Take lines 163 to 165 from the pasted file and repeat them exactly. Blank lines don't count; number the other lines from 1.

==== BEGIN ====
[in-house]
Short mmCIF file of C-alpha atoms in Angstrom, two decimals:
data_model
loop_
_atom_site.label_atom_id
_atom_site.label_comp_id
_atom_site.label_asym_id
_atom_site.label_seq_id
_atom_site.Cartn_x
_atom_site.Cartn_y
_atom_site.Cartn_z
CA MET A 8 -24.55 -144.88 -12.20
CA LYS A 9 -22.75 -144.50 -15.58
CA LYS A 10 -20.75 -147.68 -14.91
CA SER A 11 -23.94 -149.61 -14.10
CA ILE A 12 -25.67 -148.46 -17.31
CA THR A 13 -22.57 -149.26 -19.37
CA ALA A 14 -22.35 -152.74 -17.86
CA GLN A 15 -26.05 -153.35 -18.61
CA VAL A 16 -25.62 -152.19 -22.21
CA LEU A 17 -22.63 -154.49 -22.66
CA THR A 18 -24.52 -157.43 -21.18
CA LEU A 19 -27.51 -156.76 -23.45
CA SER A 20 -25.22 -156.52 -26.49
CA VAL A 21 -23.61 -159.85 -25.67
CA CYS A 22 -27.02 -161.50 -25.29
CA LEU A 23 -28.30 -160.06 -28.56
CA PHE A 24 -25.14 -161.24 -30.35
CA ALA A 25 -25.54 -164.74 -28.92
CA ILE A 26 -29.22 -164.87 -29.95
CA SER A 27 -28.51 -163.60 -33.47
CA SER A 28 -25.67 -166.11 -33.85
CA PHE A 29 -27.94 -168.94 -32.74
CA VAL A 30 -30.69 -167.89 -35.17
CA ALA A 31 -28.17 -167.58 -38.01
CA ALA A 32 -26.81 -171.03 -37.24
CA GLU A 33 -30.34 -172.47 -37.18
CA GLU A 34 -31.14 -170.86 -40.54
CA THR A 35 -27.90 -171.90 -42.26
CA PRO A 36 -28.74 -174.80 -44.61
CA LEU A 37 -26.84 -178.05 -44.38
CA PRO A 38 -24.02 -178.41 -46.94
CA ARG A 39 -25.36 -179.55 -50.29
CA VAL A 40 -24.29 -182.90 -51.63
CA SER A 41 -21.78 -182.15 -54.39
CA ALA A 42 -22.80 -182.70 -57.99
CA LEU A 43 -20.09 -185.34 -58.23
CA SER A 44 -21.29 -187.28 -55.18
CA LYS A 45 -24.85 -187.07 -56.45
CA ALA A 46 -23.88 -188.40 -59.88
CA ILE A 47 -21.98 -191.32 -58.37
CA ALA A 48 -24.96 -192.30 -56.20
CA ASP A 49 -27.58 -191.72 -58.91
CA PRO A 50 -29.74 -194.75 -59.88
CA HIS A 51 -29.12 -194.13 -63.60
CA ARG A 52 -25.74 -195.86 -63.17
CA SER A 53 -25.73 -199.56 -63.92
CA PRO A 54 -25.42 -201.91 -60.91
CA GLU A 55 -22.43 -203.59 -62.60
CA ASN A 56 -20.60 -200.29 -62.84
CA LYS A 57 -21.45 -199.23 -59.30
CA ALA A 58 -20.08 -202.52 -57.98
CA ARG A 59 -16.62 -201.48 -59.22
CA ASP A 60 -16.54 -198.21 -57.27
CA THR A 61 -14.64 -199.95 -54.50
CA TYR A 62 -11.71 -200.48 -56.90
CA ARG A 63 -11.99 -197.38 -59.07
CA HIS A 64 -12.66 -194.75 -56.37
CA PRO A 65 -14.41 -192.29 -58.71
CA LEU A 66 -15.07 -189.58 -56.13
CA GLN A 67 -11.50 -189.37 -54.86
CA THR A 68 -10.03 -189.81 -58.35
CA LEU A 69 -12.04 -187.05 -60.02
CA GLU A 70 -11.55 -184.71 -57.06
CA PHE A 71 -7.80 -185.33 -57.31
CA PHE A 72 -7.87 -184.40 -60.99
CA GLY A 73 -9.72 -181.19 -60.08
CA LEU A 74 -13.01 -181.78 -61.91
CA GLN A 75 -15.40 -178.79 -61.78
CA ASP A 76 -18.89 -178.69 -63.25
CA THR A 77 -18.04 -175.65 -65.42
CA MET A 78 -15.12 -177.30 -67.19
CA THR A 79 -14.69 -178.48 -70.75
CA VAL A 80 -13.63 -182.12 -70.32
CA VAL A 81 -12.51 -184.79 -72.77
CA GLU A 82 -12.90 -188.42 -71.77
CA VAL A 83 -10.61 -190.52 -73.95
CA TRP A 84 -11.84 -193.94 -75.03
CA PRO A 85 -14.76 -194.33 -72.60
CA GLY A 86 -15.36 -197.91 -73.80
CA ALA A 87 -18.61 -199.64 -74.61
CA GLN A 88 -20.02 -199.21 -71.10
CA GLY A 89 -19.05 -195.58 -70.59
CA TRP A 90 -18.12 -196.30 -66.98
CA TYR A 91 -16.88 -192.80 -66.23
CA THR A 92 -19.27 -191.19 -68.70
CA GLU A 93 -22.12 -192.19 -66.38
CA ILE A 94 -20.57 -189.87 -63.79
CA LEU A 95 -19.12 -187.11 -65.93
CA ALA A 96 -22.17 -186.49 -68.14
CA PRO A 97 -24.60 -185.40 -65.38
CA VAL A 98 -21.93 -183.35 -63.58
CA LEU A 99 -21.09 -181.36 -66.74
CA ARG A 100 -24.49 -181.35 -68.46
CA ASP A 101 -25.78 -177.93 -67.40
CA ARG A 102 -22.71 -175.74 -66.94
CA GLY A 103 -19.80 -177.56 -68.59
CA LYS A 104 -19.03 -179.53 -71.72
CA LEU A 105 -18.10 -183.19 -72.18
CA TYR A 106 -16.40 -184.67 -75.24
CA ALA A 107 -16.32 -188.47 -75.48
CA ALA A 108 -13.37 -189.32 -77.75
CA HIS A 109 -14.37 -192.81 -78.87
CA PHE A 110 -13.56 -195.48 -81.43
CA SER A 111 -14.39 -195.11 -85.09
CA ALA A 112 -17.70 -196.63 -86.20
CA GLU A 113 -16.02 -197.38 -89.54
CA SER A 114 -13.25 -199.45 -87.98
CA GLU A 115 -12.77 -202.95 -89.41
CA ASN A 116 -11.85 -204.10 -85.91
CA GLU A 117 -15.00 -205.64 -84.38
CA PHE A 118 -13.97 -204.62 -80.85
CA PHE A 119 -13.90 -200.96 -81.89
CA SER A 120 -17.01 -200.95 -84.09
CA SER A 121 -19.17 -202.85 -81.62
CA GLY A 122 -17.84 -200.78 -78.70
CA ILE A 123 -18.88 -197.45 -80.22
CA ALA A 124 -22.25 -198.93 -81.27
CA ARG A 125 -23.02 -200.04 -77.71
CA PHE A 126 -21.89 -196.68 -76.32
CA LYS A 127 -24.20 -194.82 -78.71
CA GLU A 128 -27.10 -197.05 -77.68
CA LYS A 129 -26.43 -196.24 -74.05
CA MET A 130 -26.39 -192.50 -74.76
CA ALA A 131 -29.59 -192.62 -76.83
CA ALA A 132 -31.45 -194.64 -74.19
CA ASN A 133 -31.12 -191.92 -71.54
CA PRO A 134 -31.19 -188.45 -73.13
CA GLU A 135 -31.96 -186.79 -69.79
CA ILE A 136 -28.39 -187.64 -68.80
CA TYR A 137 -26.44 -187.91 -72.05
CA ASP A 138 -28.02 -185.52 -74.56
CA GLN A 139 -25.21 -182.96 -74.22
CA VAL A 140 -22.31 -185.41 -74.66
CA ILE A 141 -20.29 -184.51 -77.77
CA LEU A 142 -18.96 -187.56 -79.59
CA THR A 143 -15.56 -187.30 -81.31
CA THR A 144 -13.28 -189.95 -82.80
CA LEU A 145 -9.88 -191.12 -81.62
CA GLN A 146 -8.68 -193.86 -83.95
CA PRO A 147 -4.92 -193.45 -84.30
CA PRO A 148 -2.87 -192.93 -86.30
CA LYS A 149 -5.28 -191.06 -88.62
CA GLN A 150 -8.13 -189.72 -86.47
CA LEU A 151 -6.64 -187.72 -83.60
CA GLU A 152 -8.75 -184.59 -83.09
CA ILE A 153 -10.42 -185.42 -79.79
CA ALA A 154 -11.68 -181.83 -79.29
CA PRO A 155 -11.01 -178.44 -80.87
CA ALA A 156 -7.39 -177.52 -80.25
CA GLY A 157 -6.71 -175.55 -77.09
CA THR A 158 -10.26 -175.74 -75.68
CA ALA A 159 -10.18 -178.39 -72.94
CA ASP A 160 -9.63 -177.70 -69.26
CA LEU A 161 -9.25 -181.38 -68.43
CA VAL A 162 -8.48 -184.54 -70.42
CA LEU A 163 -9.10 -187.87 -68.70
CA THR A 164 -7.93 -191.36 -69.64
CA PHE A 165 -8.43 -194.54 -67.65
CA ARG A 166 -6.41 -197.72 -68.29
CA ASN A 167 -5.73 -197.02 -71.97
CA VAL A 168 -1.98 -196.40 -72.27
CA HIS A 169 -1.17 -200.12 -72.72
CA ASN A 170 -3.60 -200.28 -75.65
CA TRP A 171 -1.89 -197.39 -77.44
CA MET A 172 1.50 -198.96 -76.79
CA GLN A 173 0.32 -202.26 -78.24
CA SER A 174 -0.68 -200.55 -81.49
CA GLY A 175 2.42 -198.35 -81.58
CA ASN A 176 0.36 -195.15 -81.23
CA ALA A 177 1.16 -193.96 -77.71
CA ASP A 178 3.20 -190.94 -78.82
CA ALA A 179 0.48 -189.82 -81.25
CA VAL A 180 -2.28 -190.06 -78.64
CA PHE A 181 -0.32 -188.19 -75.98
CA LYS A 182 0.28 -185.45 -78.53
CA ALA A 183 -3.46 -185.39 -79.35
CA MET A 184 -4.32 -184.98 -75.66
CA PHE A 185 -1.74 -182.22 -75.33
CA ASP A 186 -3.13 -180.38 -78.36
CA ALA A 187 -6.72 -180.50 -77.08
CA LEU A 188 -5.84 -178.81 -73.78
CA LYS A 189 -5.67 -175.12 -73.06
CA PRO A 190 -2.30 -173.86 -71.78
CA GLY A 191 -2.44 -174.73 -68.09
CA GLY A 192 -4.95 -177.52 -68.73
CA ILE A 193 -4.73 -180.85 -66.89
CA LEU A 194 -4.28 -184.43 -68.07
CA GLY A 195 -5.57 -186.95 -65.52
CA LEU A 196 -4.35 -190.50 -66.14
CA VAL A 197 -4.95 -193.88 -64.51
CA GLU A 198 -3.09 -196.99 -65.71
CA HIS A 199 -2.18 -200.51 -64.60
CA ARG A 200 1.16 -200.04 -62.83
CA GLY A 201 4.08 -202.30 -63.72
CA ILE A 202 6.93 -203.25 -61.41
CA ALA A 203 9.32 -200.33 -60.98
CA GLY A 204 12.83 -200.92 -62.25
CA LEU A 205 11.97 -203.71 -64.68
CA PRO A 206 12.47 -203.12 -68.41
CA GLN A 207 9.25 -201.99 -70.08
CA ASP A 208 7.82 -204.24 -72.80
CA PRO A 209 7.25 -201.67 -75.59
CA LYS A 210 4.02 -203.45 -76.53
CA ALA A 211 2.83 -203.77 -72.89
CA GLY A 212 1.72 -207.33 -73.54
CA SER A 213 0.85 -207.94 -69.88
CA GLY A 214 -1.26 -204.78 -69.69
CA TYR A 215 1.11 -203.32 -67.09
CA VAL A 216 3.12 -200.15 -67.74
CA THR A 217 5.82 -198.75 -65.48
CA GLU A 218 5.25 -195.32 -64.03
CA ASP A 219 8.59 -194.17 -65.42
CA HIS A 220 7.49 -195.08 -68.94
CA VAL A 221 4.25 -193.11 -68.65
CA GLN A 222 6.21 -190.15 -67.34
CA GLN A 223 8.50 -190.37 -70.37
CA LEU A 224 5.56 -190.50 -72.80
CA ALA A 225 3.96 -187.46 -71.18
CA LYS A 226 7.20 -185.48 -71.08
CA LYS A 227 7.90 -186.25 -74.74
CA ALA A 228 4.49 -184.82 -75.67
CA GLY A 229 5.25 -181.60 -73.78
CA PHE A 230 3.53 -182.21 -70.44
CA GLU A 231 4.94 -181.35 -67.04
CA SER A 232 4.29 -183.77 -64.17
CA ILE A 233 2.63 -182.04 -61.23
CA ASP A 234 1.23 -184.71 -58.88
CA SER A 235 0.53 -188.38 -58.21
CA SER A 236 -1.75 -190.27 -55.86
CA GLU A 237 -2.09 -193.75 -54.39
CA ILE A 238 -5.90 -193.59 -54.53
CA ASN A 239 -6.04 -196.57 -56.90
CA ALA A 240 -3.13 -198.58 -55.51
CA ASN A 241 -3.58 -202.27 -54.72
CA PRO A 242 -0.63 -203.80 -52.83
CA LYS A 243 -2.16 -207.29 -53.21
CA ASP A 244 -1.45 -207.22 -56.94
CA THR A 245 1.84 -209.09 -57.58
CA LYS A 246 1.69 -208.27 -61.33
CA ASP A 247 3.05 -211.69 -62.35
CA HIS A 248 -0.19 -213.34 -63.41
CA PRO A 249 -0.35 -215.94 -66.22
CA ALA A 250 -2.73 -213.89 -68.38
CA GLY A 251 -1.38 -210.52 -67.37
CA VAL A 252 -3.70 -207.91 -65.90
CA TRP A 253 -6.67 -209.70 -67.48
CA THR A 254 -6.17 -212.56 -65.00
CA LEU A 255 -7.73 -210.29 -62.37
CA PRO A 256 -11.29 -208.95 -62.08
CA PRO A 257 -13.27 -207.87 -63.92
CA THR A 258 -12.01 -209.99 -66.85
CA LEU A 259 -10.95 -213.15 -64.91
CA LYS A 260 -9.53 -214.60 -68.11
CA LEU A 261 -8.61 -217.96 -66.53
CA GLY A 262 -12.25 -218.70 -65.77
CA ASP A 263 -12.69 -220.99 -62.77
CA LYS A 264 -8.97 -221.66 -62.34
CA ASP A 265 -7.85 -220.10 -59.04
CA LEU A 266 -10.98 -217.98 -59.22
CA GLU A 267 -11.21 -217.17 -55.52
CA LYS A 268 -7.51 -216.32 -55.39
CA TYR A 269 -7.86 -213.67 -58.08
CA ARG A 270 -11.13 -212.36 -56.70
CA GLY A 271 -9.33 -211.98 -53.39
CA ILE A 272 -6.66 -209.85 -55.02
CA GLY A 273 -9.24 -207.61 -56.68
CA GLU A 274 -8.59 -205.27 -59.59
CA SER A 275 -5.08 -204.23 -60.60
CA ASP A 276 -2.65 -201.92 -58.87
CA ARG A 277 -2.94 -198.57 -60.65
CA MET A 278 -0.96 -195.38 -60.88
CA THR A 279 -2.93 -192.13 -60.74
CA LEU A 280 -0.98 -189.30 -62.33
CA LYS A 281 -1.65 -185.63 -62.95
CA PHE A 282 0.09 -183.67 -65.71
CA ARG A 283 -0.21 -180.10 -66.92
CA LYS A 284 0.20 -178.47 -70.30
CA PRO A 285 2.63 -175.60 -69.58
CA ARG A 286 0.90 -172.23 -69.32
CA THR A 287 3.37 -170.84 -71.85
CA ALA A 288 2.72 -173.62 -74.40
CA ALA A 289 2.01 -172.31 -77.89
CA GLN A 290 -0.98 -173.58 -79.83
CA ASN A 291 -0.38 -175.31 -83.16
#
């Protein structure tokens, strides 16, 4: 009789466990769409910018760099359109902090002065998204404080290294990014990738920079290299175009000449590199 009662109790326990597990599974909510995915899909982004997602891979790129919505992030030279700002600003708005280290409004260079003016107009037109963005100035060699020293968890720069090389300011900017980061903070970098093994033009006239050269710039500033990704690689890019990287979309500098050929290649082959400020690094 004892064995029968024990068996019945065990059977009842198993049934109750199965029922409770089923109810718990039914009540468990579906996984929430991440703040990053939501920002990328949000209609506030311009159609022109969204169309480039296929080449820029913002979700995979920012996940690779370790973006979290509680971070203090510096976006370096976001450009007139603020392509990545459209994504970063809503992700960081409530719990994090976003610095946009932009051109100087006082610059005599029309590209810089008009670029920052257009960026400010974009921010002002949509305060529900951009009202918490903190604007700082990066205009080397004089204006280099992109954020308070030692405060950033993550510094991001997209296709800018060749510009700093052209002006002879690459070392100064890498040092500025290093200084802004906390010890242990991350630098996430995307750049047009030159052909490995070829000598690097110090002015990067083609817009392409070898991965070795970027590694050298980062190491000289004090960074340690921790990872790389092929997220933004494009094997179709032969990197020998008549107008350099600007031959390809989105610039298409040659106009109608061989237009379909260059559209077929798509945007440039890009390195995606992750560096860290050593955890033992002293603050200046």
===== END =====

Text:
CA ALA A 159 -10.18 -178.39 -72.94
CA ASP A 160 -9.63 -177.70 -69.26
CA LEU A 161 -9.25 -181.38 -68.43